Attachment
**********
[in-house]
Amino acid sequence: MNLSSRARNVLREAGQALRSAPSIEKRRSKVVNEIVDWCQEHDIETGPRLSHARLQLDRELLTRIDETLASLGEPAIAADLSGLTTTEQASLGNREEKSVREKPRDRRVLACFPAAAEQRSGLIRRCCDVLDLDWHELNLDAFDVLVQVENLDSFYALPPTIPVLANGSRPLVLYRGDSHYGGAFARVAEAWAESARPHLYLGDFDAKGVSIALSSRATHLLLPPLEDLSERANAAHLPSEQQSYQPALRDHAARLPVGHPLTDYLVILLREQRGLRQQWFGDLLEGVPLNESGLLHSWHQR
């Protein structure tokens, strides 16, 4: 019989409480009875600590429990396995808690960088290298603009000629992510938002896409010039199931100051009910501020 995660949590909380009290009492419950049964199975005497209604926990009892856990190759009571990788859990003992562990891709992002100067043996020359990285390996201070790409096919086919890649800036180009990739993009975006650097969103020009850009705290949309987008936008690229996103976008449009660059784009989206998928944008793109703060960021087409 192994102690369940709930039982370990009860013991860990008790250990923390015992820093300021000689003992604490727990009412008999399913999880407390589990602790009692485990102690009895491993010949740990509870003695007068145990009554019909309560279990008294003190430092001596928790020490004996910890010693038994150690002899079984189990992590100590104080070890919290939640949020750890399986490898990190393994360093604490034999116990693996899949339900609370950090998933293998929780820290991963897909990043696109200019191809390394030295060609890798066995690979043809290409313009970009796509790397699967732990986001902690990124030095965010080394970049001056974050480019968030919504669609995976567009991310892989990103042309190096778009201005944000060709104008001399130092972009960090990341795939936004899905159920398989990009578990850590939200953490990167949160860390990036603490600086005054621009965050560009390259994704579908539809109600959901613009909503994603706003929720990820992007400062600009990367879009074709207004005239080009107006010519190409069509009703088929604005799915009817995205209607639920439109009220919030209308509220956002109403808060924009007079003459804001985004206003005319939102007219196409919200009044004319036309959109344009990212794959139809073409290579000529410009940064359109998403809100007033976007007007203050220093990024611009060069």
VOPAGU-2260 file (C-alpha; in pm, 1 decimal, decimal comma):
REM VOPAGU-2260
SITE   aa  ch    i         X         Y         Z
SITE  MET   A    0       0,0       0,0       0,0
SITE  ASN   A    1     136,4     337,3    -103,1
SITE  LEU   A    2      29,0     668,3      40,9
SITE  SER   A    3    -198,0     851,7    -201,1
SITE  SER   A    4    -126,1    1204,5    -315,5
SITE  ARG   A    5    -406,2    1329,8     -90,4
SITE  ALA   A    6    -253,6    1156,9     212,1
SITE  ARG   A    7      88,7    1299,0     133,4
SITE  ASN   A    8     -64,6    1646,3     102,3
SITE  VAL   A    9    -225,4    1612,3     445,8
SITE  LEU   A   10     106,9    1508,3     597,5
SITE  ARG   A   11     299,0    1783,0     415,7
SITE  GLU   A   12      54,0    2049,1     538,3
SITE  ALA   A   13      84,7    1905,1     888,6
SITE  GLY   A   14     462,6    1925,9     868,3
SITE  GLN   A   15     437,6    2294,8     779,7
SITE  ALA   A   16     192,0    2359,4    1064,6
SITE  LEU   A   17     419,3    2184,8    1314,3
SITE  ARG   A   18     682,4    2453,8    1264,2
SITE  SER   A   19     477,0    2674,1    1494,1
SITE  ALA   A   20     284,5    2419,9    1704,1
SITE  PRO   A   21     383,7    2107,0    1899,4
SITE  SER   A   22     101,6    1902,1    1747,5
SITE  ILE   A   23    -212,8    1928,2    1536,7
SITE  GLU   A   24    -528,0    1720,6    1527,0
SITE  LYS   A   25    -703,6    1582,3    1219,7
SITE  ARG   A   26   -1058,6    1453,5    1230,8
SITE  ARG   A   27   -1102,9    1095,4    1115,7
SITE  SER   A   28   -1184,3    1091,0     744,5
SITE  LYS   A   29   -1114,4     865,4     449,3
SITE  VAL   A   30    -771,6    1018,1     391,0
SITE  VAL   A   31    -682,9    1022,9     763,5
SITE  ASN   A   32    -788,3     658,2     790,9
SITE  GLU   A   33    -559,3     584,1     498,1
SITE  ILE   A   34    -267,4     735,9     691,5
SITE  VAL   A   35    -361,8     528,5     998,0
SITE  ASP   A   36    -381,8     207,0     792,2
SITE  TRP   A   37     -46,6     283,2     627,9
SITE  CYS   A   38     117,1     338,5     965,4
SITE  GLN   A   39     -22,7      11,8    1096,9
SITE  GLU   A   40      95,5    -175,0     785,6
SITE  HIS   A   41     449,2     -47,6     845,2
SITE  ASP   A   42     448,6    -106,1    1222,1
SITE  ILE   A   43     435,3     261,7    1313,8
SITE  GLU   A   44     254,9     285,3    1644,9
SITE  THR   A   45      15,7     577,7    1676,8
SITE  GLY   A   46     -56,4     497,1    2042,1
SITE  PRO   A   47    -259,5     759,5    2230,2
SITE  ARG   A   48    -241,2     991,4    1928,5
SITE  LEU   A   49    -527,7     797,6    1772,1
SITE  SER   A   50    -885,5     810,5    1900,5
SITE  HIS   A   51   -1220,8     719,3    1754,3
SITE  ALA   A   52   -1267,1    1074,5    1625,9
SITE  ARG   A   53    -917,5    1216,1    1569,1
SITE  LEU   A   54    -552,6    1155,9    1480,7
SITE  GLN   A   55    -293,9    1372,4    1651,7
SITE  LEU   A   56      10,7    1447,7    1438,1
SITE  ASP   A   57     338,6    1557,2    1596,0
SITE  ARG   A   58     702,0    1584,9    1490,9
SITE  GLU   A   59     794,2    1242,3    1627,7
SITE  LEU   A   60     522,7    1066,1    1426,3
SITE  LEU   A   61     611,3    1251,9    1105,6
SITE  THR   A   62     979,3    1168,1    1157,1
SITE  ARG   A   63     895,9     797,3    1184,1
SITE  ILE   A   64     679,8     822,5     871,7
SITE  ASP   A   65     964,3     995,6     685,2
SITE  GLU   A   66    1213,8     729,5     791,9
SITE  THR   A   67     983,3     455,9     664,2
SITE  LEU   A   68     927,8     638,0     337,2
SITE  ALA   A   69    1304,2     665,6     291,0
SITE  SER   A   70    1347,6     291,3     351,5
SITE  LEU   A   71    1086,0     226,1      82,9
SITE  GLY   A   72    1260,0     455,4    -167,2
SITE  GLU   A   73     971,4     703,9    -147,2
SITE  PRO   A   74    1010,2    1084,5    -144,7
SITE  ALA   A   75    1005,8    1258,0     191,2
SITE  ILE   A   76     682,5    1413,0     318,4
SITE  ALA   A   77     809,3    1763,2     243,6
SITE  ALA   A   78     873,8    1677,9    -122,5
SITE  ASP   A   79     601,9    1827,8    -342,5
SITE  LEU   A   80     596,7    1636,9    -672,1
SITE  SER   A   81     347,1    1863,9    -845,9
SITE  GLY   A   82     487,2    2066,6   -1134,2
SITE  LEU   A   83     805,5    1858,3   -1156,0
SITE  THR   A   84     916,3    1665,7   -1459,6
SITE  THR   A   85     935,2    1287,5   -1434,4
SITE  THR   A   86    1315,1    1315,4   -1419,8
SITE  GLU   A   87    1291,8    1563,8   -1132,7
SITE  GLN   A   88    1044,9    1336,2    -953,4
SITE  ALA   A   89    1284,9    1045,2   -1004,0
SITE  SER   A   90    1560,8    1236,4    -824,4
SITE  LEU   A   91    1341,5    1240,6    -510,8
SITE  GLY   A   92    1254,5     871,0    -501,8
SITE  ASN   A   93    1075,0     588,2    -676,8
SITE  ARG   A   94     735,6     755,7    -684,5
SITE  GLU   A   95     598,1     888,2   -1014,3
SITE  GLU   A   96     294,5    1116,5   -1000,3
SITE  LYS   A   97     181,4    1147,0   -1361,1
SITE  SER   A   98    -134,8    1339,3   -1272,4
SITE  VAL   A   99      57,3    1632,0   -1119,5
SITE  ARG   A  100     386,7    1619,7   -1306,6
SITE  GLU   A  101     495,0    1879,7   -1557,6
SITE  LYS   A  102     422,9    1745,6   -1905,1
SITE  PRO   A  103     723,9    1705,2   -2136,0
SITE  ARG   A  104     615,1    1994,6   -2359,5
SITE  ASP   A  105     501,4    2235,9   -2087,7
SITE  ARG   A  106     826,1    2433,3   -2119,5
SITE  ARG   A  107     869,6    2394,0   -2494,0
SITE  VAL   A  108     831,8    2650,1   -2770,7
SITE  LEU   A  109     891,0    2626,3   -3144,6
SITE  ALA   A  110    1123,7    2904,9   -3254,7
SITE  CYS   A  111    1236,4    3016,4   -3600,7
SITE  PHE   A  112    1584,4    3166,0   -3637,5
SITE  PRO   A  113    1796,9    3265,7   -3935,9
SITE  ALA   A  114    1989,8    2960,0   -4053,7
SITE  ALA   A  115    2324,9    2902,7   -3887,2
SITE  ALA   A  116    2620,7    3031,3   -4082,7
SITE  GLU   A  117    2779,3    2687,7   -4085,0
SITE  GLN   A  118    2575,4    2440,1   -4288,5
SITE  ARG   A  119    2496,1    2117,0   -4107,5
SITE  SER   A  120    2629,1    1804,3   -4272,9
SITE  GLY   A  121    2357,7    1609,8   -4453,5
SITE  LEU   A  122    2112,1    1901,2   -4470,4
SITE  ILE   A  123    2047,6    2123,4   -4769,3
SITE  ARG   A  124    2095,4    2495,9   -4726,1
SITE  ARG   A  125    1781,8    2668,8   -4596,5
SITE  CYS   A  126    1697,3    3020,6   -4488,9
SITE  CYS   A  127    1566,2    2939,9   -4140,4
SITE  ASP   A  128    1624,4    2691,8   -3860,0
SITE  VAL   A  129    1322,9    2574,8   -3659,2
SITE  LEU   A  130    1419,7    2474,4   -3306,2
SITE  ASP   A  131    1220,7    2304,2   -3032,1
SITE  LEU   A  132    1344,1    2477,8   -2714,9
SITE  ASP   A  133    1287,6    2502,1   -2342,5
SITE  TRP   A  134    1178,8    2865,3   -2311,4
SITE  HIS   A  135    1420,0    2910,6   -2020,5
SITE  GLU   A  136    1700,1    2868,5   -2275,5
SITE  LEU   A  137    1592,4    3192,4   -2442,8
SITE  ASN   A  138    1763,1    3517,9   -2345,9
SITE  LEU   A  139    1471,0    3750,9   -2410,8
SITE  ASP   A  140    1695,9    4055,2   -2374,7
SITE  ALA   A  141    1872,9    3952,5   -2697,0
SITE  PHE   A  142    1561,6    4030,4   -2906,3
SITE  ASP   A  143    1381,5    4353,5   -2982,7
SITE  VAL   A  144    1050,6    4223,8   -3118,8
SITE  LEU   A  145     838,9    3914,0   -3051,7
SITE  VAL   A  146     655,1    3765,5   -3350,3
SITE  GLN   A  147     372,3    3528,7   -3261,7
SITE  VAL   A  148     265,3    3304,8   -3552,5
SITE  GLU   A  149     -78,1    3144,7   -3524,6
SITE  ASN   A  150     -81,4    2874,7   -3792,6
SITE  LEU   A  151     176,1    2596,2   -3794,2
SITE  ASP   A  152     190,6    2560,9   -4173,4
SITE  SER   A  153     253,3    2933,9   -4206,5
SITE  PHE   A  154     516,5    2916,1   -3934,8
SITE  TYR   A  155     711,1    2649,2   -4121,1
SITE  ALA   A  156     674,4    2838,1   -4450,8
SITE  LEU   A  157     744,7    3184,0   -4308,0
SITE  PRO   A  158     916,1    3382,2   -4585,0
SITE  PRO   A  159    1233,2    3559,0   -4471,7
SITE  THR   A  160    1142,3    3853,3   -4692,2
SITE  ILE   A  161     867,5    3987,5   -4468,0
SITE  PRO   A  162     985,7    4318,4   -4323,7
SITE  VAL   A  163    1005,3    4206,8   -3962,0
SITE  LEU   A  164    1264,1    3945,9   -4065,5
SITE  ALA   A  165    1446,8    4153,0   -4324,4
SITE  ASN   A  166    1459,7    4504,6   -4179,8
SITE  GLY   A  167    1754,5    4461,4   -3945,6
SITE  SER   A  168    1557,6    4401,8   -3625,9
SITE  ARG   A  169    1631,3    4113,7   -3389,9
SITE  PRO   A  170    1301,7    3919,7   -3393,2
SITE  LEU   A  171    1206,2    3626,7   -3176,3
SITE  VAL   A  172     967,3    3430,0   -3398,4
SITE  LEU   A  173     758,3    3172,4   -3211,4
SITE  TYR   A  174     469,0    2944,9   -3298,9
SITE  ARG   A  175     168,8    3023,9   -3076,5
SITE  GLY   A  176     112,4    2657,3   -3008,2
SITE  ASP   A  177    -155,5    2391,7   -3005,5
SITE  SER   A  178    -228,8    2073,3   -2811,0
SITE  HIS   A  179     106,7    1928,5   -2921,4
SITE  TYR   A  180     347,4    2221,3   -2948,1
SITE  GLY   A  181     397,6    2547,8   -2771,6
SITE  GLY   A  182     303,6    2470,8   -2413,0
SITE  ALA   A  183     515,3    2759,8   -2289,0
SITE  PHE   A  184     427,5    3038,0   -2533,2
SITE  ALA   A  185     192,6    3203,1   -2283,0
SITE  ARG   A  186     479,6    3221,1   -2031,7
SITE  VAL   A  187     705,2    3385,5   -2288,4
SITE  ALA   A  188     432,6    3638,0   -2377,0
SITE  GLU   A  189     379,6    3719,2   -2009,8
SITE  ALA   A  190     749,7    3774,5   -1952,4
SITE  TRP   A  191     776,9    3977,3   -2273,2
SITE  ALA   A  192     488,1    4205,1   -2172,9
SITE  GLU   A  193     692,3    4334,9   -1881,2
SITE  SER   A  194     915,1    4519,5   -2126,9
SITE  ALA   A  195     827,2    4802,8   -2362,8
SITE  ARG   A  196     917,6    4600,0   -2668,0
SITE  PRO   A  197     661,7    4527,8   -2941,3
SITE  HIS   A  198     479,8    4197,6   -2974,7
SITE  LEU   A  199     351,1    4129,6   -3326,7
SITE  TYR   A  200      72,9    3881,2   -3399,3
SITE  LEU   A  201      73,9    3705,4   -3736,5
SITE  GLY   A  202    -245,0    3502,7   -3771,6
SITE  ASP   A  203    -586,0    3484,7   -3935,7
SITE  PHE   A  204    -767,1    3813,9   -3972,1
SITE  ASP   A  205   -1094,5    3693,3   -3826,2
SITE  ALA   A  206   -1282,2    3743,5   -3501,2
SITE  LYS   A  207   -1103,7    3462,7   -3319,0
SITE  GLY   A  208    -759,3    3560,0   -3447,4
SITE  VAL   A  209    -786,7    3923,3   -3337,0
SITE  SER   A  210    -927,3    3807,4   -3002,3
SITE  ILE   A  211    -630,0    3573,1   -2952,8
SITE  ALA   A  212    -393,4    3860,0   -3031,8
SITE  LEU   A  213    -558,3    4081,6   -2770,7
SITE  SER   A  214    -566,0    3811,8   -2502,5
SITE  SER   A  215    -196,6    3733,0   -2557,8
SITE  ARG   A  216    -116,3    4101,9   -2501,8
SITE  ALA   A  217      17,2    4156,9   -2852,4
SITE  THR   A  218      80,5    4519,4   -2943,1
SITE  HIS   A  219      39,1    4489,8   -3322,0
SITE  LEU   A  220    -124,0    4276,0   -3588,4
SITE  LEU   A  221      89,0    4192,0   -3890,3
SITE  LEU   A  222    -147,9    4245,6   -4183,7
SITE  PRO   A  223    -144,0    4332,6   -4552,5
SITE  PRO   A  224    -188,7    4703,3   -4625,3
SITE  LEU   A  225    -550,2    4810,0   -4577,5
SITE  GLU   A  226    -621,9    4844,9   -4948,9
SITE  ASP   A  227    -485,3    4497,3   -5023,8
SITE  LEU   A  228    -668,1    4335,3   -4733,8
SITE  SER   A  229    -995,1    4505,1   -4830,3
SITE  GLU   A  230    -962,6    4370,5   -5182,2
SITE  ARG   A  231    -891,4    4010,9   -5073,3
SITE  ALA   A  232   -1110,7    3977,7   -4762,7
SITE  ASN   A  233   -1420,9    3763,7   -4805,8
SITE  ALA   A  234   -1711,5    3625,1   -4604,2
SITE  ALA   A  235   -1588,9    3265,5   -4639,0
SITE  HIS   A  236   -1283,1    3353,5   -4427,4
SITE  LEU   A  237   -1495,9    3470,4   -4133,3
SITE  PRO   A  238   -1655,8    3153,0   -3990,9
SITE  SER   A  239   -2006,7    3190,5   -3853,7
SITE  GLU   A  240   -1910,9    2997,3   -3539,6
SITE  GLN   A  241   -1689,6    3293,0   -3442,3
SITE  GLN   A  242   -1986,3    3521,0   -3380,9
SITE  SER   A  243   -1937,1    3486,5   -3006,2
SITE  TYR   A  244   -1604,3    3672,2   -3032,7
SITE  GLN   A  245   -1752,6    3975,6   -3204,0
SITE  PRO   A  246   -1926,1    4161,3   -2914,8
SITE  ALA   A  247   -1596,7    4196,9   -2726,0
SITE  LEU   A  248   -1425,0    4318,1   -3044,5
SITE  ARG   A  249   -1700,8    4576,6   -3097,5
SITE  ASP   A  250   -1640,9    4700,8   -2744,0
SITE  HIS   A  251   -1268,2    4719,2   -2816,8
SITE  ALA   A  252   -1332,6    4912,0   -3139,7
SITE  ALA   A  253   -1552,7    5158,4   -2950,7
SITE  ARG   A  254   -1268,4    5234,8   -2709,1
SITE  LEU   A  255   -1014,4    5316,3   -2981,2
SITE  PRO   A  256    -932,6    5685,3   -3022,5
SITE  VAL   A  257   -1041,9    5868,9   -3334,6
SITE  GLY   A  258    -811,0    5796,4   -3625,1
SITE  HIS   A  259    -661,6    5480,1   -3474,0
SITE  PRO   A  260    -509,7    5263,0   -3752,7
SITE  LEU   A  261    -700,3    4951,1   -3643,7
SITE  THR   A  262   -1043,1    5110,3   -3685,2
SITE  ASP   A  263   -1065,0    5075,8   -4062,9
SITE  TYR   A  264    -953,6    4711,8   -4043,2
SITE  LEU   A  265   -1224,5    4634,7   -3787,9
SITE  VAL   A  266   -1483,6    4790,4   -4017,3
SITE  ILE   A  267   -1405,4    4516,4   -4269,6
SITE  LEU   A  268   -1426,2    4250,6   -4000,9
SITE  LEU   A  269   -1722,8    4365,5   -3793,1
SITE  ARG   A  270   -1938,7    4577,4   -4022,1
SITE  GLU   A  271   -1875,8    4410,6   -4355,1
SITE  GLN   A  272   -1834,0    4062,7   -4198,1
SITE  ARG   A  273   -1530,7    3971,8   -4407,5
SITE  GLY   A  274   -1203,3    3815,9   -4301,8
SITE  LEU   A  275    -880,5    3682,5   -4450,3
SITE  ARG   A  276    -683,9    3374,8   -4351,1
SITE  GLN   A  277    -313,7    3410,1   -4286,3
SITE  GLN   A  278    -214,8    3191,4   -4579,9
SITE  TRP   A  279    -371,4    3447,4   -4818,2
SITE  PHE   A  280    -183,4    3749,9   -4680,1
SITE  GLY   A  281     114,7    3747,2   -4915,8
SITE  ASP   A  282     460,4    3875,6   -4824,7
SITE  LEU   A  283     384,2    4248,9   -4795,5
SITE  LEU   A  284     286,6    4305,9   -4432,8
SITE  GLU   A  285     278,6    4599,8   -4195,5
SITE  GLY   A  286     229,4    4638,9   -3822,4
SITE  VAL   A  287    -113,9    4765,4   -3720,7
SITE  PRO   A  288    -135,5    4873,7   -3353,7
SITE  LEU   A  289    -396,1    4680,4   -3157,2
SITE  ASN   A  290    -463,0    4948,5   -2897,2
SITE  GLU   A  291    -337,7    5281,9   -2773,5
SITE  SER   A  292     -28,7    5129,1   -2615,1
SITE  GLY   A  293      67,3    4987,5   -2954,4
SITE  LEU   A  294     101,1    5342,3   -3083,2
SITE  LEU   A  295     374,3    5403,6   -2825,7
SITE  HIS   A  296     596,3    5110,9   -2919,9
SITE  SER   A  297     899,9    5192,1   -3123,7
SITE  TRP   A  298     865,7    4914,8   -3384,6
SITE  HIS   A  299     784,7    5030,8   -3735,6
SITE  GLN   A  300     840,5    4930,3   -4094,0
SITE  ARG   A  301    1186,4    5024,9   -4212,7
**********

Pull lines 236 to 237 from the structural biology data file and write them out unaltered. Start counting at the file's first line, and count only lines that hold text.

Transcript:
SITE  SER   A  229    -995,1    4505,1   -4830,3
SITE  GLU   A  230    -962,6    4370,5   -5182,2